The authors thank Drs. Stephen Safe (Texas A&M University) and Nancy Weigel (Baylor College of Medicine) for providing the PPRE-luciferase and CMV β-galactosidase reporter constructs, respectively. This paper was supported by an NCI K01 Career Development Award (CA114235), the MMC-VICC U54 Cancer Partnership Grant (CA091408), and Department of Defense Prostate Cancer Research Training in Health Disparities for Undergraduates Grant (W81XWH-09-1-0161).
- B. M. Forman, P. Tontonoz, J. Chen, R. P. Brun, B. M. Spiegelman, and R. M. Evans, “15-deoxy-Δ12, 14-prostaglandin J2 is a ligand for the adipocyte determination factor PPARγ,” Cell, vol. 83, no. 5, pp. 803–812, 1995.
- J. M. Lehmann, L. B. Moore, T. A. Smith-Oliver, W. O. Wilkison, T. M. Willson, and S. A. Kliewer, “An antidiabetic thiazolidinedione is a high affinity ligand for peroxisome proliferator-activated receptor γ (PPARγ),” Journal of Biological Chemistry, vol. 270, no. 22, pp. 12953–12956, 1995.
- J. J. Nolan, B. Ludvik, P. Beerdsen, M. Joyce, and J. Olefsky, “Improvement in glucose tolerance and insulin resistance in obese subjects treated with troglitazone,” New England Journal of Medicine, vol. 331, no. 18, pp. 1188–1193, 1994.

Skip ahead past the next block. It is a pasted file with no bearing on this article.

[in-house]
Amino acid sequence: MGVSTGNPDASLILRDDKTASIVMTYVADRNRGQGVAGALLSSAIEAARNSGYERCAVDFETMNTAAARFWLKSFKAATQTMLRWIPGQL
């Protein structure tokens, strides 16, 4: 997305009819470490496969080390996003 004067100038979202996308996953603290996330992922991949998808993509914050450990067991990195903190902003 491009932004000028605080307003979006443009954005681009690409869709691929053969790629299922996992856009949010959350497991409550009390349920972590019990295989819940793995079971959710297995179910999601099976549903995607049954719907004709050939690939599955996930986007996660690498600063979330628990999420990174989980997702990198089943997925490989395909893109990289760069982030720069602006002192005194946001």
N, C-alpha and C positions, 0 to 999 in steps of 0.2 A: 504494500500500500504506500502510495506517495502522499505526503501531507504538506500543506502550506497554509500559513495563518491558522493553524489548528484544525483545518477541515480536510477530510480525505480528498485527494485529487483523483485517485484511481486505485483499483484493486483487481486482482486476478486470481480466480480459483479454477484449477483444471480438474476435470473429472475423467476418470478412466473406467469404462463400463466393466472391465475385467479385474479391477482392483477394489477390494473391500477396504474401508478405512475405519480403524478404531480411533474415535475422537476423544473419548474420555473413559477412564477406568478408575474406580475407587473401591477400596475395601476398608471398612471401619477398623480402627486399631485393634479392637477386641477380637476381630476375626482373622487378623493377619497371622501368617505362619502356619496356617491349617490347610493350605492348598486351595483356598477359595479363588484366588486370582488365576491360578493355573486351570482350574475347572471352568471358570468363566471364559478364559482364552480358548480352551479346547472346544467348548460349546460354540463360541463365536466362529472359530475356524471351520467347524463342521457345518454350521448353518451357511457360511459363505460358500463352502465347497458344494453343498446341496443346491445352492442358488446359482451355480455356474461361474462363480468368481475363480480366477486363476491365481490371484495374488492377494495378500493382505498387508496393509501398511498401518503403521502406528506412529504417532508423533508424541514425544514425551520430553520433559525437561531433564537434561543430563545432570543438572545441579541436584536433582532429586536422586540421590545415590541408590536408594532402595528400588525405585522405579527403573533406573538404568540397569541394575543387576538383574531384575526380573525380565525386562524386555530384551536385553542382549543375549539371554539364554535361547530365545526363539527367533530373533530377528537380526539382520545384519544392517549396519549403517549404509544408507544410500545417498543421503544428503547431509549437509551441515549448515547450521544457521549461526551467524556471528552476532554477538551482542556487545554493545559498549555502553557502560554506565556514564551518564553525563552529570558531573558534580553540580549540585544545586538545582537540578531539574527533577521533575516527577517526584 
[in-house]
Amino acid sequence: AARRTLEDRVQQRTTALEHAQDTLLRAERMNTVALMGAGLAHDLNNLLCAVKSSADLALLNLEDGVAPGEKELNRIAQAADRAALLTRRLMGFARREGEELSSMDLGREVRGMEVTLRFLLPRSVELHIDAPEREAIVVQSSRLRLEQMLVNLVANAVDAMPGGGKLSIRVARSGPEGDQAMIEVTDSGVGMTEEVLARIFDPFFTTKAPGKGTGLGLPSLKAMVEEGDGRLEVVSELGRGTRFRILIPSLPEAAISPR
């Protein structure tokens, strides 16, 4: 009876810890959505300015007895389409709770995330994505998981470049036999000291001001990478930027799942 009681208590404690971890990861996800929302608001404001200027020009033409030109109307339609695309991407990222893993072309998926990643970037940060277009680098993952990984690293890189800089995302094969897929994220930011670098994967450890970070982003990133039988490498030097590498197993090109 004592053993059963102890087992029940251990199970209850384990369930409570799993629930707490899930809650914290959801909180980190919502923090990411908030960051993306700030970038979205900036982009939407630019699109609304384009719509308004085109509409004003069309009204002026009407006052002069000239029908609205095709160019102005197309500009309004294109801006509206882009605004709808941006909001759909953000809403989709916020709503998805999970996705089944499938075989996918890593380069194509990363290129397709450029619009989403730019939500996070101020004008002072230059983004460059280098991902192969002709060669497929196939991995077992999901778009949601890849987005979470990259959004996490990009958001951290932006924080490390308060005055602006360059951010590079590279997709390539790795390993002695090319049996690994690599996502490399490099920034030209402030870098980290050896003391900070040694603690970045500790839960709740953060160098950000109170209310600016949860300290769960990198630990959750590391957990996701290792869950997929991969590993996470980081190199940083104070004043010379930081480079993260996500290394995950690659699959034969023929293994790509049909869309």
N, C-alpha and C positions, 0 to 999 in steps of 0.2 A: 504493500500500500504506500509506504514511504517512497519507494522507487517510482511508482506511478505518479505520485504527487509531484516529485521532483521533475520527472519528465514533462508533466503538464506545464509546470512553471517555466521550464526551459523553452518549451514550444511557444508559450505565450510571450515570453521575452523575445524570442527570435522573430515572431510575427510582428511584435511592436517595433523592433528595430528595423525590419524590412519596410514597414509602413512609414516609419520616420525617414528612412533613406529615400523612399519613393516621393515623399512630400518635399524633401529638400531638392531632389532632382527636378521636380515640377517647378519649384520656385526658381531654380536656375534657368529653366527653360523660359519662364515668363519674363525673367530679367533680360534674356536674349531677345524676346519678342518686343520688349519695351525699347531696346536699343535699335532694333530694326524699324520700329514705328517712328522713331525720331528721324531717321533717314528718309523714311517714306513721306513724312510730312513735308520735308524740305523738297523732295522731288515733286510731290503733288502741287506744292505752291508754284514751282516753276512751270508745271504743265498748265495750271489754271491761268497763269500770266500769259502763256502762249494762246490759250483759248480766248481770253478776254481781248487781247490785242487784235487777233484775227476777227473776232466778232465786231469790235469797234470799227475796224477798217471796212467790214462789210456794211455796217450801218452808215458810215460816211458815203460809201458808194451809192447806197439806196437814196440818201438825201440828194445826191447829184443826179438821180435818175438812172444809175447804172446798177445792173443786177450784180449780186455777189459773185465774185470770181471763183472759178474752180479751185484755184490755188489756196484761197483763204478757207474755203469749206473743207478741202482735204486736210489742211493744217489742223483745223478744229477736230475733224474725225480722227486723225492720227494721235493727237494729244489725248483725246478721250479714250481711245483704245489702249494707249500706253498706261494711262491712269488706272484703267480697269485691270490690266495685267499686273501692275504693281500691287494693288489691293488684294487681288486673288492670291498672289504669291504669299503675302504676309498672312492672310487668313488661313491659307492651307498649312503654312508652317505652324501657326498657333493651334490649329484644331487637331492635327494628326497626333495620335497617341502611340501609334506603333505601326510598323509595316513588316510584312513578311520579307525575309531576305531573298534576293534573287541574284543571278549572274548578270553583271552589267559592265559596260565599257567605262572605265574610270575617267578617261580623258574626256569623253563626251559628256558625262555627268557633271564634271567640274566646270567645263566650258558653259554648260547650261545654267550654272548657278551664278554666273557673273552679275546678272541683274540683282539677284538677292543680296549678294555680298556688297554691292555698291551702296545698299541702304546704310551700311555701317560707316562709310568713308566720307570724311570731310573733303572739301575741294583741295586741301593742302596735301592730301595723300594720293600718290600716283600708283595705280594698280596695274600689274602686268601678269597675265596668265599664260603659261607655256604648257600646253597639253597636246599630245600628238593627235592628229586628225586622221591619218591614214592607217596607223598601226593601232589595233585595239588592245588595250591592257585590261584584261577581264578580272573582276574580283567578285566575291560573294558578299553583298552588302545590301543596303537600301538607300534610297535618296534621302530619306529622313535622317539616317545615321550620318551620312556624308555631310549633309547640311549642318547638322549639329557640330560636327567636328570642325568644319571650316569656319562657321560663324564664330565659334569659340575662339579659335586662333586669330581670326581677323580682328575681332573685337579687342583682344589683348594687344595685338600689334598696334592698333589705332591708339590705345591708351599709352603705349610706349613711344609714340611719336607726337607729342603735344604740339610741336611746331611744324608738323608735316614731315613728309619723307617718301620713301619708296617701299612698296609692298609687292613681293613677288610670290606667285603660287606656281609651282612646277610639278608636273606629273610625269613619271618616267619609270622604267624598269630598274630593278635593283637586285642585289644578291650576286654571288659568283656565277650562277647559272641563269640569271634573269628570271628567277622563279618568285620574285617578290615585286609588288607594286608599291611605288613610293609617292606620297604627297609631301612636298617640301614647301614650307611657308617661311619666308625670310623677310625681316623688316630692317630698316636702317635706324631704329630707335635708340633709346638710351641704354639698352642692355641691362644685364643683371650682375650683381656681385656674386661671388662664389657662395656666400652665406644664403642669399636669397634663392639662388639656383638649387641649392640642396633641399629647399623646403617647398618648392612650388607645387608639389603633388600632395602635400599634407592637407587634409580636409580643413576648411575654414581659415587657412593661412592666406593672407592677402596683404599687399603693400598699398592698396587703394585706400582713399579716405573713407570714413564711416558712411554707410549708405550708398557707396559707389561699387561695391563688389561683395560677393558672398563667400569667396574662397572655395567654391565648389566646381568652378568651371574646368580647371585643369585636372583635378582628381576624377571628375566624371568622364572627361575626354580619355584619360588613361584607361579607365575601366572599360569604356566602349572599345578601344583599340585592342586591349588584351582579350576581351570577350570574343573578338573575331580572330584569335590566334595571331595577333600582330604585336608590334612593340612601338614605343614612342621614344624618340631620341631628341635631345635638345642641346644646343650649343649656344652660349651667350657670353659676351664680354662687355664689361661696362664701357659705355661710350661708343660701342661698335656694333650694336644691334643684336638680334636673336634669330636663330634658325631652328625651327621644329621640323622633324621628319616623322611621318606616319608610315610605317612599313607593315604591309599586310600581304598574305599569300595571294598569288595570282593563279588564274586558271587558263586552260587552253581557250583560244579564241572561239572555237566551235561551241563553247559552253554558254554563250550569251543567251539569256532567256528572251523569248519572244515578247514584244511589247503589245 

- E. Elstner, C. Müller, K. Koshizuka et al., “Ligands for peroxisome proliferator-activated receptory and retinoic acid receptor inhibit growth and induce apoptosis of human breast cancer cells in vitro and in BNX mice,” Proceedings of the National Academy of Sciences of the United States of America, vol. 95, no. 15, pp. 8806–8811, 1998.
- K. Y. Kim, S. S. Kim, and H. G. Cheon, “Differential anti-proliferative actions of peroxisome proliferator-activated receptor-γ agonists in MCF-7 breast cancer cells,” Biochemical Pharmacology, vol. 72, no. 5, pp. 530–540, 2006.
- C. Qin, R. Burghardt, R. Smith, M. Wormke, J. Stewart, and S. Safe, “Peroxisome proliferator-activated receptor γ agonists induce proteasome-dependent degradation of cyclin D1 and estrogen receptor α in MCF-7 breast cancer cells,” Cancer Research, vol. 63, no. 5, pp. 958–964, 2003.
- F. Yin, S. Wakino, Z. Liu et al., “Troglitazone inhibits growth of MCF-7 breast carcinoma cells by targeting G1 cell cycle regulators,” Biochemical and Biophysical Research Communications, vol. 286, no. 5, pp. 916–922, 2001.
- C. L. Chaffer, D. M. Thomas, E. W. Thompson, and E. D. Williams, “PPARγ-independent induction of growth arrest and apoptosis in prostate and bladder carcinoma,” BMC Cancer, vol. 6, article 53, 2006.
- Y. F. Guan, Y. H. Zhang, R. M. Breyer, L. Davis, and M. D. Breyer, “Expression of peroxisome proliferator-activated receptor γ (PPARγ) in human transitional bladder cancer and its role in inducing cell death,” Neoplasia, vol. 1, no. 4, pp. 330–339, 1999.